Steven along with creative partner Jean-Marc Spiler conceived the Auburn Frenchfest and has been working with the community of Auburn as artistic director to deliver the inaugural festival in September 2021.  Auburn Frenchfest is a weekend arts event featuring theatre, cabaret, music, puppetry, circus and supporting events.


A true Parisian at heart, Jean-Marc Spiler migrated from France in 1988. In 2009, and after a long career as a graphic designer, he decided to follow his passion for languages and became an English as Second Language teacher working with migrants and refugees. In 2013, Jean-Marc fulfilled the seemingly impossible dream of becoming… a French teacher, which he still is.

In 2018, Jean-Marc’s creative drive led him to forming Les Flâneurs Volants (LFV) with quasi-miraculously like-minded Steven Oppes. This artistic collaboration fuelled Jean-Marc’s creativity especially as he became LFV’s singer and co-writer of the successful Jacques Cabaret shows.

During the 2020 lockdown, Jean-Marc pioneered on-line teaching in Adelaide and put together an on-line virtual choir which remains to this date one of his most memorable creative achievements. https://www.youtube.com/watch?v=Tw9akvLa8uk

Besides working on the inaugural Auburn Frenchfest and co-producing Of Auburn, Jean-Marc is currently working on the audio-visual production of one of his short stories. He remains, more than ever, a dedicated advocate and practitioner of the undoubtedly magical art of synchronicity.


Clare Mansfield graduated from Flinders University Drama Centre (BCA Hons) in 2013. Working with the Bakehouse Theatre, Clare received a nomination for Best Professional Female Performance at the 2014 Adelaide Theatre Guide Awards for her performance in East of Berlin. She was nominated for an Adelaide Critics Circle award in 2015 for her work in Reasons to Be Pretty. Her most recent roles at the Bakehouse were in Atlanta and The Golden Dragon, in 2017 and Perplex in 2018. Clare is passionate about children’s theatre and has performed at the 2017 DreamBIG Children’s Festival in Gone Viral and at the 2016 Fringe in Vampires Suck & Werewolves Smell. She currently works performing for children as a Captain Starlight at the Women’s & Children’s Hospital. She has appeared in the TV series The Tourist, Deadline Gallipoli, Changed Forever and ANZAC Girls and feature film A Month of Sundays. She has also appeared in numerous TV commercials.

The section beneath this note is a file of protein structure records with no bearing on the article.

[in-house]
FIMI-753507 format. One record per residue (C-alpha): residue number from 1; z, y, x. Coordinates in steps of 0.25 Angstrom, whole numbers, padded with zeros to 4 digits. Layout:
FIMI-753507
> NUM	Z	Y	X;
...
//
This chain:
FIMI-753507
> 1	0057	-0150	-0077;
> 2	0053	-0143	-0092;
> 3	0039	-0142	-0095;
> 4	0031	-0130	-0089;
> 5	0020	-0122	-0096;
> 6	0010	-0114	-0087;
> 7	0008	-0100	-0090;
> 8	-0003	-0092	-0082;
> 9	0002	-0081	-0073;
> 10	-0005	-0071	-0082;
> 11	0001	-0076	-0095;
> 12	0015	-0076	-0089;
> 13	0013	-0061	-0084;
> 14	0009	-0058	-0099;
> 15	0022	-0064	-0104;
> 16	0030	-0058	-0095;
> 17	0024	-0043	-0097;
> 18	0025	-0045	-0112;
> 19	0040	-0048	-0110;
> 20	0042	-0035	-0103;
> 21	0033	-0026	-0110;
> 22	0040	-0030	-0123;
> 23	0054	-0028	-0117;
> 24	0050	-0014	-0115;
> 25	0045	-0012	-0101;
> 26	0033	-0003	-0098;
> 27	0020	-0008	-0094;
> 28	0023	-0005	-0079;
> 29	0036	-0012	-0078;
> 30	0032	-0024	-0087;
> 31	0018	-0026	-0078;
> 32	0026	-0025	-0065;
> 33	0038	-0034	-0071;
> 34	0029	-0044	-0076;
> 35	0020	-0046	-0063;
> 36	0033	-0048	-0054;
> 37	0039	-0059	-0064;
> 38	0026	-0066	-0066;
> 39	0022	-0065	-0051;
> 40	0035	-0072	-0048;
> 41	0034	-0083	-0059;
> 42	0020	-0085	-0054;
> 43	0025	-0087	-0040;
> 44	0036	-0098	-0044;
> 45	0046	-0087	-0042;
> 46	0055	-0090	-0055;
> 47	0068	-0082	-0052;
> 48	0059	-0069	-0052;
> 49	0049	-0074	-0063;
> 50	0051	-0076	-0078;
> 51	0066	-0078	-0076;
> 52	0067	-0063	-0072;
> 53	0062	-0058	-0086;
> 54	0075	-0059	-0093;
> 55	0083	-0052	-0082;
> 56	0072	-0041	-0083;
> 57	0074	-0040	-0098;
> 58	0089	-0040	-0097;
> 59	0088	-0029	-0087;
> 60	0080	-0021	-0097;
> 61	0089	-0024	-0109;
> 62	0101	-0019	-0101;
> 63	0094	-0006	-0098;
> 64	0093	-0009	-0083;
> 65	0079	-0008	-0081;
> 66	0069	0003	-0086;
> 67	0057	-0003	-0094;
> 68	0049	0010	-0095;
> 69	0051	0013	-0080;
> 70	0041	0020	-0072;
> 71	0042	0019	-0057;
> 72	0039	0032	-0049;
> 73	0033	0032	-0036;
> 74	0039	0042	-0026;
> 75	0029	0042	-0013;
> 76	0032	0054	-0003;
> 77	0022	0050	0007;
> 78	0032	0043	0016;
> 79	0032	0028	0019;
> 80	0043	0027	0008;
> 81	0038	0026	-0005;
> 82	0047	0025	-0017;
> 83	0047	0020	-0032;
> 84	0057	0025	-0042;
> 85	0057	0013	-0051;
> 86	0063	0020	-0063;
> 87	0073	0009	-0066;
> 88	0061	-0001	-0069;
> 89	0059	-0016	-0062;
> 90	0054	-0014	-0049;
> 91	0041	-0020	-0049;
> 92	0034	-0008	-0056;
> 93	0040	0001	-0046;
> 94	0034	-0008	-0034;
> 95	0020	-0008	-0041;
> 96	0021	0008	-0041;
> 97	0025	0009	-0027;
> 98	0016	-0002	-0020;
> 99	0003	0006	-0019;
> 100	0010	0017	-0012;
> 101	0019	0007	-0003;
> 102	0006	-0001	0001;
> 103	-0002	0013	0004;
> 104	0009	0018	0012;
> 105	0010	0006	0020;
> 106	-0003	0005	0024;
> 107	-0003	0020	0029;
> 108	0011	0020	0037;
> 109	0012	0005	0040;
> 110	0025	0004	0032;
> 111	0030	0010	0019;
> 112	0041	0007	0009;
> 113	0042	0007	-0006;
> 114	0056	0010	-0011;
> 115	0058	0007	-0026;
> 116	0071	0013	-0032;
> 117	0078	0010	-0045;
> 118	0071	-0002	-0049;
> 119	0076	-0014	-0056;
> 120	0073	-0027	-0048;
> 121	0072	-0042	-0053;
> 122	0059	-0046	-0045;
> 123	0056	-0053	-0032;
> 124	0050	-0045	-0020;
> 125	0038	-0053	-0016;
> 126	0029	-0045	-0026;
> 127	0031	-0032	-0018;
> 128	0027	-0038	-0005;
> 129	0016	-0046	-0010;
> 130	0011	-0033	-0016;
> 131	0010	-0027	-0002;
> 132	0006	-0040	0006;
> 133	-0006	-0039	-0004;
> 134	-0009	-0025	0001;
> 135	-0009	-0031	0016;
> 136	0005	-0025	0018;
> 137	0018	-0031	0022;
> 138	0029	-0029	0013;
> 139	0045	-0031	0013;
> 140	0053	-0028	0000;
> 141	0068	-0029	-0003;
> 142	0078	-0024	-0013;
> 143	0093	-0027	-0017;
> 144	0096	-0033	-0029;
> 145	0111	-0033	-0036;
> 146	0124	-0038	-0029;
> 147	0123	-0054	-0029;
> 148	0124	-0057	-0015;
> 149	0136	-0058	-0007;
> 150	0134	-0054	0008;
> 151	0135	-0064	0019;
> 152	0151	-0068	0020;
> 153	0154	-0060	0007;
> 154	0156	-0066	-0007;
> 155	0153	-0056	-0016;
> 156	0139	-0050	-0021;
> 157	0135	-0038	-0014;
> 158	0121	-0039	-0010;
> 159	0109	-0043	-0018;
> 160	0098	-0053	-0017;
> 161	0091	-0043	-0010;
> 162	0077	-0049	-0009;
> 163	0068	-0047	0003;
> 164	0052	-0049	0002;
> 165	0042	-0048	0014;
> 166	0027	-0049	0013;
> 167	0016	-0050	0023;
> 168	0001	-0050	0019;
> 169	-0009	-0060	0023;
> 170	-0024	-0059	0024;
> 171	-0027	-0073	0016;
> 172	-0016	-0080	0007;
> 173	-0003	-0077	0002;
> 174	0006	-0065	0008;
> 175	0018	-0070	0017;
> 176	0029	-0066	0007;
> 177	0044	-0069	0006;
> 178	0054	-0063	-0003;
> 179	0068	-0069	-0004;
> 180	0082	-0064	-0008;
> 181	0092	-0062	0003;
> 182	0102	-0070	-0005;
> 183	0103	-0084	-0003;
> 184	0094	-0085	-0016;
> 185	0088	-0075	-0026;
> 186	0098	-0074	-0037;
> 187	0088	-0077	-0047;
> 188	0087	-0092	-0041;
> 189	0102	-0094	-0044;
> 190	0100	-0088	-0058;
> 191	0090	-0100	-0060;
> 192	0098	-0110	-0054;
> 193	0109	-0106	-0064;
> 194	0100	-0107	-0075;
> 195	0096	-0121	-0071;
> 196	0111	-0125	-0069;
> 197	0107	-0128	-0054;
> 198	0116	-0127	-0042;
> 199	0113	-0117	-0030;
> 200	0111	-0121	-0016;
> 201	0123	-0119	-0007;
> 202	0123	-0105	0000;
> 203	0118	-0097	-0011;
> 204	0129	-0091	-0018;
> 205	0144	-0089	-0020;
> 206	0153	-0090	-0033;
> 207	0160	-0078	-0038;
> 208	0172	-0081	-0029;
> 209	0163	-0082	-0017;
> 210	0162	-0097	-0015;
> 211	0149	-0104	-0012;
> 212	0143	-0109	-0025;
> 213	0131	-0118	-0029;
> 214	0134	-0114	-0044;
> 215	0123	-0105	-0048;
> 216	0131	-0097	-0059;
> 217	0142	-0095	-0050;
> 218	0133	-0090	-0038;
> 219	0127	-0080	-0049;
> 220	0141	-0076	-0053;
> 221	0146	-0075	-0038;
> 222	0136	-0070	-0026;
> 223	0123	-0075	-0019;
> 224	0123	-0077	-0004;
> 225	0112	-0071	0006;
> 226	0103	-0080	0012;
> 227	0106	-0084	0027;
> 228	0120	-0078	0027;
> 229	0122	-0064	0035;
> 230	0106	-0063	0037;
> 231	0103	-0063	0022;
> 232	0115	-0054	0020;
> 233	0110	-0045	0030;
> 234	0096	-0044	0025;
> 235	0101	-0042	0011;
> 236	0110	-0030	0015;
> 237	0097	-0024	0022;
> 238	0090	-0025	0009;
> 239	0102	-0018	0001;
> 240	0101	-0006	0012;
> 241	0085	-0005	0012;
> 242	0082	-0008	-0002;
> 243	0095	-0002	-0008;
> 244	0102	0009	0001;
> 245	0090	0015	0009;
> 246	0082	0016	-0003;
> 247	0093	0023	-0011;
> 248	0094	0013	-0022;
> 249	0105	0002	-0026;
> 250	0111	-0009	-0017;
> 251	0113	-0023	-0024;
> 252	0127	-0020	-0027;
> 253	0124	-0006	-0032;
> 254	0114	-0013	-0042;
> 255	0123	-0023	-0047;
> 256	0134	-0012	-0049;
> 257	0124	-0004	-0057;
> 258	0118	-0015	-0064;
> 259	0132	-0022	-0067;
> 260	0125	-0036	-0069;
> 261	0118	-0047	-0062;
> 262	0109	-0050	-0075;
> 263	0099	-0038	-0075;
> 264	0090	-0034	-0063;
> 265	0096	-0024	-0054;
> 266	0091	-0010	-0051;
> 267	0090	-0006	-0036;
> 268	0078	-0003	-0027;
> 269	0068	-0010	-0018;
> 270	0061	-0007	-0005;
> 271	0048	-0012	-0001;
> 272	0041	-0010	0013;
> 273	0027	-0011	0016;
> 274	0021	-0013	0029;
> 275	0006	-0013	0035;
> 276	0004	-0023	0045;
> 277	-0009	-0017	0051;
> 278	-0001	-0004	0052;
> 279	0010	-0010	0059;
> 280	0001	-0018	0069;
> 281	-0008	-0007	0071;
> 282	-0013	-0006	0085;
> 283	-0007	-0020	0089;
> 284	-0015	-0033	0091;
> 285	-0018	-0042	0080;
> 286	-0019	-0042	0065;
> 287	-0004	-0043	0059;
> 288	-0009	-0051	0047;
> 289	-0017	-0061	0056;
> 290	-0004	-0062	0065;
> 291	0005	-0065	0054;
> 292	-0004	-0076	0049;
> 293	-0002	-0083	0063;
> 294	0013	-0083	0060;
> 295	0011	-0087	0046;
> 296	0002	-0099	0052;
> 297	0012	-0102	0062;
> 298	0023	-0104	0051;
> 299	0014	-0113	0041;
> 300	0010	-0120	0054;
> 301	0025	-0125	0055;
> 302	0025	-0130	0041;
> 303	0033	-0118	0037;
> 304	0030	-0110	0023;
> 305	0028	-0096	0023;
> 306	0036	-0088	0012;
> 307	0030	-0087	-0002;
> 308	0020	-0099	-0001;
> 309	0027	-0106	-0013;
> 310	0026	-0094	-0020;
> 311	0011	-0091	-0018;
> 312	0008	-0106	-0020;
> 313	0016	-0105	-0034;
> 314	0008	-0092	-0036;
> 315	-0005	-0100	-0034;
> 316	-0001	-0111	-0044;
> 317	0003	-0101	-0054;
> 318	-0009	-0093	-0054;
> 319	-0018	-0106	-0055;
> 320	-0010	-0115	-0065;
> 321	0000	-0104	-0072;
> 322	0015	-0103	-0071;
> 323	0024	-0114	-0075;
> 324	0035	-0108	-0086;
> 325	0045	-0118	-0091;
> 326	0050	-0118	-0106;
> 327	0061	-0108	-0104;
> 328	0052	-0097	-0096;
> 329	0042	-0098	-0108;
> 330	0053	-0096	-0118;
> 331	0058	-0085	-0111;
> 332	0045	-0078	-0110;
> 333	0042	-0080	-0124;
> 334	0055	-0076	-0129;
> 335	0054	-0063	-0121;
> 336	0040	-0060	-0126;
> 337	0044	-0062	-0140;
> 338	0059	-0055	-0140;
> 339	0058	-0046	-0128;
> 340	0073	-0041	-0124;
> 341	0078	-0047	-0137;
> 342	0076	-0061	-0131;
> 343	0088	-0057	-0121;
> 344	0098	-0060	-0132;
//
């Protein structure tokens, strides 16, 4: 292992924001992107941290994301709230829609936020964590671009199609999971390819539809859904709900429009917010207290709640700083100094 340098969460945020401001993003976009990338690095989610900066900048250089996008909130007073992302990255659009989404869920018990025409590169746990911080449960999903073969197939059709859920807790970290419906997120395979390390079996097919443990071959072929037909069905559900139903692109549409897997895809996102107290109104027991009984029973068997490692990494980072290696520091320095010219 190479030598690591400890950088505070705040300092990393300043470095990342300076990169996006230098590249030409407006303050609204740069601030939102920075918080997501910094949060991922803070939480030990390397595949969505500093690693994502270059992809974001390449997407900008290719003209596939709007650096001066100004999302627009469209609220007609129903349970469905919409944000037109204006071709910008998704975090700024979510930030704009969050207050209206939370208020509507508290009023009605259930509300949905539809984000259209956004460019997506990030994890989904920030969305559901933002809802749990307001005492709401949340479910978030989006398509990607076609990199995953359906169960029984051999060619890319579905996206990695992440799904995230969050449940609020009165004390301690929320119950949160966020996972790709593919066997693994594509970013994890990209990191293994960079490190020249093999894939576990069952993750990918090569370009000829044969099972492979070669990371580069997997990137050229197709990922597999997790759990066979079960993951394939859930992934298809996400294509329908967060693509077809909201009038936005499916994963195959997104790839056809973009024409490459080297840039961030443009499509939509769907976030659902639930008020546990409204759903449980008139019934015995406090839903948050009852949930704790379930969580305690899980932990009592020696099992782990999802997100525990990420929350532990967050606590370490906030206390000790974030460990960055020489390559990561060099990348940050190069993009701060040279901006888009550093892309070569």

Nicholas Conway is a writer, actor and musician and has been an active member of the Adelaide Arts scene since 2011 with 2021 marking his tenth consecutive year contributing to the Adelaide Fringe. He has co-written and produced over 8 musicals and theatre pieces with his art-rock group, George Glass. In 2015 he embarked on a national tour with his show Abbott! The Musical where he played the titular character.  His show, Scientology The Musical was twice supported by Made In Adelaide to perform at the Edinburgh Fringe “…one of the most bizarre and utterly hilarious musical experiences I have ever witnessed” ★★★★. In 2019 Nic won a comedy award at the Adelaide Fringe for his show, George Glass Proves The Existence of God. Most recently, Nic has completed a regional tour with cross-form theatre, music and art show, George Glass Does Art Attack.


Jasmine Ferguson, Ciara Ferguson and Jack Overall have been working together since 2014 in various combinations as part of their schooling at the Special Interest Marryatville High School and since 2019 and have been working professionally in the ensemble Minnie Little.

The band began life as an emerging artist for the Creative Original Music Adelaide program and have since released their debut EP ‘minnie little’ whilst continuing to perform at various venues around Adelaide. Jasmine, Ciara and Jack are all students at the Elder Conservatorium.


Stu Nankivell graduated from university in 1998 and enrolled in a diploma in Mutlimedia course at Prides Business College. Here he found the tools to create animations, visual effects, movies and websites were tangible.

Stu established Blue Goanna Digital in 2014 with Tim Froling. The company was created to offer creative services of animation, visual effects and video production to regional South Australia.

More than a decade on he continues working in a field that he is so passionate about.  His role at Blue Goanna Digital is to produce engaging content that effectively communicates with the general public and business owners alike.  He is most inspired when he’s making things for other people, whether it is visual effects, animation or video production. https://bluegoanna.com.au

Writer’s Note

I didn’t have in mind the writing of a play when, together with my creative partner Jean-Marc Spiler, we proposed a French Arts Festival to the community of Auburn in the beautiful Clare Valley in South Australia.

C.J. Dennis.

The idea came to Jean-Marc after reading an article about Madge Yeatman and a follow up meeting with the author, local historian Kay Lambert. Sitting under the charming wooden Gallery of the Auburn Uniting Church they also talked about Auburn’s famous Larrikin Poet Laureate, C.J. Dennis.